• Load all particles in RAM is a new option in CryoSPARC v4.4 that is off by default, meaning that particle images will be read from the project directory or from SSD cache during iterations of reconstruction, rather than being first pre-loaded into CPU RAM at the start of the job. Keeping this parameter off substantially reduces the CPU RAM requirements of the job, allowing for larger box size reconstructions. Turning the parameter on may improve speed.

    • Cache particle images on SSD is a new option in CryoSPARC v4.4 that is on by default, causing particle images to be cached at the start of the job. Turning this off will cause particles to be read directly from project directories instead of being copied to the cache.


3DFlex is an advance in modelling continuous heterogeneity but it does have several limitations. The most important are listed here:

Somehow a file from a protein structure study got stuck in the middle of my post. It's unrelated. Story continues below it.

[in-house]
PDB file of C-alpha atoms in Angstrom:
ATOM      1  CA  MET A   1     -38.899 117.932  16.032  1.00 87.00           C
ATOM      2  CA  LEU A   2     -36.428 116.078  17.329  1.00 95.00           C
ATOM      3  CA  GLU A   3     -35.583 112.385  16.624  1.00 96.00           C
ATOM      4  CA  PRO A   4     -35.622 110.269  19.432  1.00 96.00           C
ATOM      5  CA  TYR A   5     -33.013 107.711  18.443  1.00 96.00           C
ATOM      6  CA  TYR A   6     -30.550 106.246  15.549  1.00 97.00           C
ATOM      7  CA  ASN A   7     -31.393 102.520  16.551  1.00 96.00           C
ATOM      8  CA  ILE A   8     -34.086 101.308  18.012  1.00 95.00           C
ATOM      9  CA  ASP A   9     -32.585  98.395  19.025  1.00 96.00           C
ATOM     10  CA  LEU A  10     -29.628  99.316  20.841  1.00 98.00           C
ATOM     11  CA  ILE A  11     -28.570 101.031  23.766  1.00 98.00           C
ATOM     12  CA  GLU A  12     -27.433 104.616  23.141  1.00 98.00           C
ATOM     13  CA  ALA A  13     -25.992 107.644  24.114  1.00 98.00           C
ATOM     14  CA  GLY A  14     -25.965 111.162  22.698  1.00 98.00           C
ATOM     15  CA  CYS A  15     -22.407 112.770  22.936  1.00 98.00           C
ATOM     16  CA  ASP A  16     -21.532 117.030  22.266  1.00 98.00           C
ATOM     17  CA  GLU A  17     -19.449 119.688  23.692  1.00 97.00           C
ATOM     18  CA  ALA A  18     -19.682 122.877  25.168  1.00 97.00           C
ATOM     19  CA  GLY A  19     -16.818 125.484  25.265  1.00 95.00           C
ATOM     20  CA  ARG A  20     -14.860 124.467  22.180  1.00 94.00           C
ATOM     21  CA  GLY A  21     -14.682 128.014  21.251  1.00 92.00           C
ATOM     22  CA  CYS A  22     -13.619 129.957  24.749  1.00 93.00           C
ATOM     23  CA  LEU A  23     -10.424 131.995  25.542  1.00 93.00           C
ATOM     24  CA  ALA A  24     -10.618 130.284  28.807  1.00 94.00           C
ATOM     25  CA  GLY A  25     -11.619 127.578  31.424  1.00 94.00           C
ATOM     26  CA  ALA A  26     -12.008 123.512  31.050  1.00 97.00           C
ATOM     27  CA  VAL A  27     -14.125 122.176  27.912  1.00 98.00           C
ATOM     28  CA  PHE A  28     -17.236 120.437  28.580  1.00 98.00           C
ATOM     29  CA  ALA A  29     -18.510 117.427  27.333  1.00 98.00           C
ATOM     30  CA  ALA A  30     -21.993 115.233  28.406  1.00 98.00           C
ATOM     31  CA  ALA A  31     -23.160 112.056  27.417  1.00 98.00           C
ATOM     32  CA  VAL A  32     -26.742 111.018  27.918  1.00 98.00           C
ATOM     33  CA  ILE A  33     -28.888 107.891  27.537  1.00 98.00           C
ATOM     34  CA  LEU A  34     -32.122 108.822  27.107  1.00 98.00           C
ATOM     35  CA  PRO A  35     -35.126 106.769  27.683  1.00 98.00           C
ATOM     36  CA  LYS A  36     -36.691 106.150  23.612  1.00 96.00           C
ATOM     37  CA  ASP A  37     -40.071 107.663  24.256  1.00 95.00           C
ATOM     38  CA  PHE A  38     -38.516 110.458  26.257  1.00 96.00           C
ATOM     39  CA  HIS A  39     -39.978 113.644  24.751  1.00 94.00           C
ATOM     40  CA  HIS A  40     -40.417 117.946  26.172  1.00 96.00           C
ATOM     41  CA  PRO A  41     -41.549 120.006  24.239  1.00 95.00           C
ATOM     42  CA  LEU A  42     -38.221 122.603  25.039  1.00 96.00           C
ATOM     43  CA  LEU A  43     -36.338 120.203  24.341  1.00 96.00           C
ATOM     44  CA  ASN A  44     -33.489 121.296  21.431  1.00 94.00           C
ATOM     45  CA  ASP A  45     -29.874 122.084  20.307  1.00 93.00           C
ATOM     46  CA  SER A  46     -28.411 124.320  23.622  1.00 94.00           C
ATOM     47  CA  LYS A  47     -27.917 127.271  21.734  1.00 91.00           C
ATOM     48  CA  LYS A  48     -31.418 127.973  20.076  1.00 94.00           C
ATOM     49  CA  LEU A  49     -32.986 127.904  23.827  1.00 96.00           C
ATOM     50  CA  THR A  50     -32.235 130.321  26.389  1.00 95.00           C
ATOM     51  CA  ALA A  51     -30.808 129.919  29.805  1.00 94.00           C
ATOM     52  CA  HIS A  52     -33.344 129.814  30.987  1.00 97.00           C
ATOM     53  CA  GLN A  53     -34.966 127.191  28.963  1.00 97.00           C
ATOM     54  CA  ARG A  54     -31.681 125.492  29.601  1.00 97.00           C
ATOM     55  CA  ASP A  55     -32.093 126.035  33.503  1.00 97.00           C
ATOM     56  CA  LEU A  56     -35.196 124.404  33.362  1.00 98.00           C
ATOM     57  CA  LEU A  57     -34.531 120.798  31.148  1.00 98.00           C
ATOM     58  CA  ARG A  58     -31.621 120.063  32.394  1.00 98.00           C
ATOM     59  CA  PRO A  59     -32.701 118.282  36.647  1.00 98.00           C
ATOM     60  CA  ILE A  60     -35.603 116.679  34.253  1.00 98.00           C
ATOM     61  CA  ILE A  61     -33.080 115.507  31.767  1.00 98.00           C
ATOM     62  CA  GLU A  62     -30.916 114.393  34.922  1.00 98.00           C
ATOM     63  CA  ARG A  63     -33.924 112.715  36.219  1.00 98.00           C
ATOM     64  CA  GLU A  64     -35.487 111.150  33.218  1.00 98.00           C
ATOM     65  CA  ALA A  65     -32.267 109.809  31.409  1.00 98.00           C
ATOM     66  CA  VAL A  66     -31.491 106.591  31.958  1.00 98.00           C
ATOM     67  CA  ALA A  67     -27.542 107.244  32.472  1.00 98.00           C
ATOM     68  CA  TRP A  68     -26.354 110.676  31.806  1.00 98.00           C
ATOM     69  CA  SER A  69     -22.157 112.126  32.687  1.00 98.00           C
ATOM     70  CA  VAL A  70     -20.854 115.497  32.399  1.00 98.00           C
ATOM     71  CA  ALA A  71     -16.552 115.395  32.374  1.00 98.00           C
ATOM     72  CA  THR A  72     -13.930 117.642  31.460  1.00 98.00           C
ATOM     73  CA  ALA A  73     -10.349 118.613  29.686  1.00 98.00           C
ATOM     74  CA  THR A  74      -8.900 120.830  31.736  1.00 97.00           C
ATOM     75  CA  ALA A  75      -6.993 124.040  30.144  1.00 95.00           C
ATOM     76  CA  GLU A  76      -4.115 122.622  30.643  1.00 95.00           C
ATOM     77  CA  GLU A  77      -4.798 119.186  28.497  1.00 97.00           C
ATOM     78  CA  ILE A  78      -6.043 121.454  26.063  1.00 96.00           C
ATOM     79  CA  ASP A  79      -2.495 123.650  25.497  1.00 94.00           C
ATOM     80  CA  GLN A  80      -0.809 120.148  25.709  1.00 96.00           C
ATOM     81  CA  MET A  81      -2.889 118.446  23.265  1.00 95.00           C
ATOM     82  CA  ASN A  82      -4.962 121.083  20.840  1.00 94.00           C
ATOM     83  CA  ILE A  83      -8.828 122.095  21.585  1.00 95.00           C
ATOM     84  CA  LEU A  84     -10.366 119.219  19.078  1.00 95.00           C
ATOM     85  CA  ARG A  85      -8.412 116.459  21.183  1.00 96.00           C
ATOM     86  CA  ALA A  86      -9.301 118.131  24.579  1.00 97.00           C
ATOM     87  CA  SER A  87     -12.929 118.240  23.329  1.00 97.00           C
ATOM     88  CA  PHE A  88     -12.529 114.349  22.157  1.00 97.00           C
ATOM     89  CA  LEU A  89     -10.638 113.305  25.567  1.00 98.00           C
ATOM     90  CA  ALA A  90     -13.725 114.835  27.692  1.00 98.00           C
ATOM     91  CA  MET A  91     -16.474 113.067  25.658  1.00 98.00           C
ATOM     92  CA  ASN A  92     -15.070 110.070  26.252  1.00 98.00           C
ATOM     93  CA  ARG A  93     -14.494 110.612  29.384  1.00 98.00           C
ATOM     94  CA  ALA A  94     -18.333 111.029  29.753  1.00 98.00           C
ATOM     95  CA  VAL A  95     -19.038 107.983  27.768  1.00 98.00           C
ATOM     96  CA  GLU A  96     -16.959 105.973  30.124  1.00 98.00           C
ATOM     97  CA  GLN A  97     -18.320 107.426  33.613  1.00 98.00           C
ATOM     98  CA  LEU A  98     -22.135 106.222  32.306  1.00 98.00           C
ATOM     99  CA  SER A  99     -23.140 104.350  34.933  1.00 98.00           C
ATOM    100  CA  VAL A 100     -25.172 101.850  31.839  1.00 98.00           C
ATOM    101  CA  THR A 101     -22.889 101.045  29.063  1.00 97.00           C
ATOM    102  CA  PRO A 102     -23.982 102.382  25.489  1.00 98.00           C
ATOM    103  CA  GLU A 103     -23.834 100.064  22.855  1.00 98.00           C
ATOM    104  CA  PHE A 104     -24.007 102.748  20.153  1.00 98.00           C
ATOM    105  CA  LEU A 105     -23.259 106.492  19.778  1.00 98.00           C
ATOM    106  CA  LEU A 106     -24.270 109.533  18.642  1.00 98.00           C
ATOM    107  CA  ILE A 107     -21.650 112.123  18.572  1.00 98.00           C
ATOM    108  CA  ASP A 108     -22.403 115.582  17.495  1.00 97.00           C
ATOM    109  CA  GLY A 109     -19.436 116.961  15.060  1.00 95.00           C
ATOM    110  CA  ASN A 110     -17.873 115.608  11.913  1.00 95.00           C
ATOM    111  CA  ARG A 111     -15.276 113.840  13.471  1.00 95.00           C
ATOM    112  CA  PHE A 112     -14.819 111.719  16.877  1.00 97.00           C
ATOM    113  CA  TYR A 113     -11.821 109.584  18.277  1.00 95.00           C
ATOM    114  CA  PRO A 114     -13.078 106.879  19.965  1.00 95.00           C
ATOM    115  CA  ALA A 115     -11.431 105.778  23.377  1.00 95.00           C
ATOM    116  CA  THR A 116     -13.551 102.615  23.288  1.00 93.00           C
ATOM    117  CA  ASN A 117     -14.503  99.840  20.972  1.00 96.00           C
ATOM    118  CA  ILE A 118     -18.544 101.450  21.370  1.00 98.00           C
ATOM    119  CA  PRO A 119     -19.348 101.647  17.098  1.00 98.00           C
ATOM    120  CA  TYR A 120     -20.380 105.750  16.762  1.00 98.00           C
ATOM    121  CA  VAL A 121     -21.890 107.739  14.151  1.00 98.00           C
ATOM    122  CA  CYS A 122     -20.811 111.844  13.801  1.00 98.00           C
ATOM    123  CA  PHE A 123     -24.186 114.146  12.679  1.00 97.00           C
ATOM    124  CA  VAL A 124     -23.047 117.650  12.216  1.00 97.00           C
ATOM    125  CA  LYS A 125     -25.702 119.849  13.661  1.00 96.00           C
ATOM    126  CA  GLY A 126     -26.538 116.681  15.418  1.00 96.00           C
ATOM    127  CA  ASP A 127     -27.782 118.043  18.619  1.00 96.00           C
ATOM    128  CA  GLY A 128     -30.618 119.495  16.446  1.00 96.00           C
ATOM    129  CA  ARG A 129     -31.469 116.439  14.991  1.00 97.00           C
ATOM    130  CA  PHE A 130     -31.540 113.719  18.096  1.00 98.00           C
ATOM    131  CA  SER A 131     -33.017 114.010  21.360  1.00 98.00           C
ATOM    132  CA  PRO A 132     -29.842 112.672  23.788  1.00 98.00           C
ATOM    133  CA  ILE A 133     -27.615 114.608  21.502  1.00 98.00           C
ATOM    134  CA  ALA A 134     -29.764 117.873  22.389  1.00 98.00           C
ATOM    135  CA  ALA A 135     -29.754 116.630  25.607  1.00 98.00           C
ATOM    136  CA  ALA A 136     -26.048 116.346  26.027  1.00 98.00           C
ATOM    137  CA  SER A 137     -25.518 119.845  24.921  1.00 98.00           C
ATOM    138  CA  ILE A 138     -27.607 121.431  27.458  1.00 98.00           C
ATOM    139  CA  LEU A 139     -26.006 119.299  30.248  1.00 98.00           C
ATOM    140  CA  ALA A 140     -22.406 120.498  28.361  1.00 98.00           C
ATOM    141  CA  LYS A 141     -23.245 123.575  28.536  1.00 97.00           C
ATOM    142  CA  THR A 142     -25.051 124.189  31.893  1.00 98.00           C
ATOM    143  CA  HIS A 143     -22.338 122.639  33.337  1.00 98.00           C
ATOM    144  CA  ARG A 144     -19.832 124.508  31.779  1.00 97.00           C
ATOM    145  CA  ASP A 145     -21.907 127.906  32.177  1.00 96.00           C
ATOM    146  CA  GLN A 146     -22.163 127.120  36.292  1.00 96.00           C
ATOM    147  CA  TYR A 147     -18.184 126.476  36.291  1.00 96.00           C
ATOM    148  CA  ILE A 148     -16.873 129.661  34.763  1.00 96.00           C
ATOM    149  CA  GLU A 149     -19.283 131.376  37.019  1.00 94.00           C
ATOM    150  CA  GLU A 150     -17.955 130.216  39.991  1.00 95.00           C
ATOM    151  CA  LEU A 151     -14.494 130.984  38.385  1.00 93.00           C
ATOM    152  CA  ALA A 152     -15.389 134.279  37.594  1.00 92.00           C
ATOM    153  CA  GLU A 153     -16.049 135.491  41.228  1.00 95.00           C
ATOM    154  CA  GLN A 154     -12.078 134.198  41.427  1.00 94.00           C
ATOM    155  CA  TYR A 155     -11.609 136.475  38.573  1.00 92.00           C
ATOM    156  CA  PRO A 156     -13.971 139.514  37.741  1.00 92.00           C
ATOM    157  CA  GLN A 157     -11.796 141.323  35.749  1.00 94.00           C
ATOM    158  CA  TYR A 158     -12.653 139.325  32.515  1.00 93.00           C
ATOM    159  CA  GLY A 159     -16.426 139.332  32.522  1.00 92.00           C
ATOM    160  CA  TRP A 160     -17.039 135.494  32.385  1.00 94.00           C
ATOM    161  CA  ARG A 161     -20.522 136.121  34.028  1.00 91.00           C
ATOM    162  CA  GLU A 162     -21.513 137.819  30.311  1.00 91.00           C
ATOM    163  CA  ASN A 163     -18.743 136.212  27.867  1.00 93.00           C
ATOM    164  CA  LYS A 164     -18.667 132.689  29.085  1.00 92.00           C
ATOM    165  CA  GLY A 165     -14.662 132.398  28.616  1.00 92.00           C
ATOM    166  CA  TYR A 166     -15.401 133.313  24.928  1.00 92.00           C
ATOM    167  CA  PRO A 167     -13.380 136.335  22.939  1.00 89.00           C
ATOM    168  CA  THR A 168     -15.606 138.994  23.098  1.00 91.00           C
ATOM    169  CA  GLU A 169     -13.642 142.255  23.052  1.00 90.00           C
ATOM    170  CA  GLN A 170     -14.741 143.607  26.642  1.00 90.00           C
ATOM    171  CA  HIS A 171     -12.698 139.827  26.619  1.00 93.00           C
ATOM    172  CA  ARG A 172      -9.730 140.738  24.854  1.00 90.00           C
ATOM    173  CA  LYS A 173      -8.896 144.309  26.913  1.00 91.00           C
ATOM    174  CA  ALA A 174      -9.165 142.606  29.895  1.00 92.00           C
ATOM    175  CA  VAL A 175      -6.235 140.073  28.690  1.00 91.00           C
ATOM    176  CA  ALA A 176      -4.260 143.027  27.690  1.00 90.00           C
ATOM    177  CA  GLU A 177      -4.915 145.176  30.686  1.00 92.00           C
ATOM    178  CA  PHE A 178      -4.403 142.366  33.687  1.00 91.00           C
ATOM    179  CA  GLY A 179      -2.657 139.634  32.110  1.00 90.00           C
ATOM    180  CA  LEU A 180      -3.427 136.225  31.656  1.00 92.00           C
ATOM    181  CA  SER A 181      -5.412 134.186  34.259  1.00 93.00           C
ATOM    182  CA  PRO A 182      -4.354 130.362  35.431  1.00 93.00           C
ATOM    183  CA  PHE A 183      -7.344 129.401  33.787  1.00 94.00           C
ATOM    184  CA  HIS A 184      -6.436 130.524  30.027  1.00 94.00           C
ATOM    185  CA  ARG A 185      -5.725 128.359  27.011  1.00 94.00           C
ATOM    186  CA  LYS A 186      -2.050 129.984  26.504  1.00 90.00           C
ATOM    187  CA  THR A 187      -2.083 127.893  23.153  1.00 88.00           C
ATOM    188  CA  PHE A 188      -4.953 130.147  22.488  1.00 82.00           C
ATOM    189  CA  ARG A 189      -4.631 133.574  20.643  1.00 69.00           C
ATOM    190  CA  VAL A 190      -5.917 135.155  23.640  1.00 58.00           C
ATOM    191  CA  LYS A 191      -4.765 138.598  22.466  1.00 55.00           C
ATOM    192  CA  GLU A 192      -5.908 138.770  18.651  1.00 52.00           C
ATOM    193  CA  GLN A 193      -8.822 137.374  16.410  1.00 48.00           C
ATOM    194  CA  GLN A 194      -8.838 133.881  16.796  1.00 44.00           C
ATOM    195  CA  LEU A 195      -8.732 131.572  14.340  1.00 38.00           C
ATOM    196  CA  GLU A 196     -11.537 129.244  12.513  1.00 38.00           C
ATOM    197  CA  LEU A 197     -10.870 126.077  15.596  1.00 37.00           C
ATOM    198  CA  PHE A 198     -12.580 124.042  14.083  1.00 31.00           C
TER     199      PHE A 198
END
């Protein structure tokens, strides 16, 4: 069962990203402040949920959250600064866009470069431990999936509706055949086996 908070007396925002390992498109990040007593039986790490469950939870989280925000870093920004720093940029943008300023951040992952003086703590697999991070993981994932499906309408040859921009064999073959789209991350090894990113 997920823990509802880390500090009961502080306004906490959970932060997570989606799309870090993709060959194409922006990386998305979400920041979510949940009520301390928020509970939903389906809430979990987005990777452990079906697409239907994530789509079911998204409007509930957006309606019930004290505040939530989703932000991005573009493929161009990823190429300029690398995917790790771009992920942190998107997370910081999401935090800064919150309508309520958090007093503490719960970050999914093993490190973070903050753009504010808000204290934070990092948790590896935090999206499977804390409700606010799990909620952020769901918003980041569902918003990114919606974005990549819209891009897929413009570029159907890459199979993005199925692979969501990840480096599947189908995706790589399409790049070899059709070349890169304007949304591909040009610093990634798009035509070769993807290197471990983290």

• Compositional heterogeneity. Being a motion model, 3DFlex currently does not have a way to cleanly represent compositional heterogeneity. It is able to move density around, but cannot delete or add density (the opposite of density-based methods like 3DVA, cryoDRGN, etc.). As such, when presented with data that contain compositional heterogeneity, it may result in strange effects. For example, a domain that is partially occupied in the data may be modelled by creating a deformation that “expands” that domain over a wide space, thereby causing the density to drop, appearing like that domain has been erased. This is obviously not ideal behavior and the 3DFlex model will waste capacity modelling this compositional change rather than conformational changes. Improving 3DFlex in compositional cases is an area of development. Currently we suggest using 3D Classification and Heterogeneous Refinement jobs to ensure that discrete compositional heterogeneity is separated as much as possible before inputting particles into 3DFlex.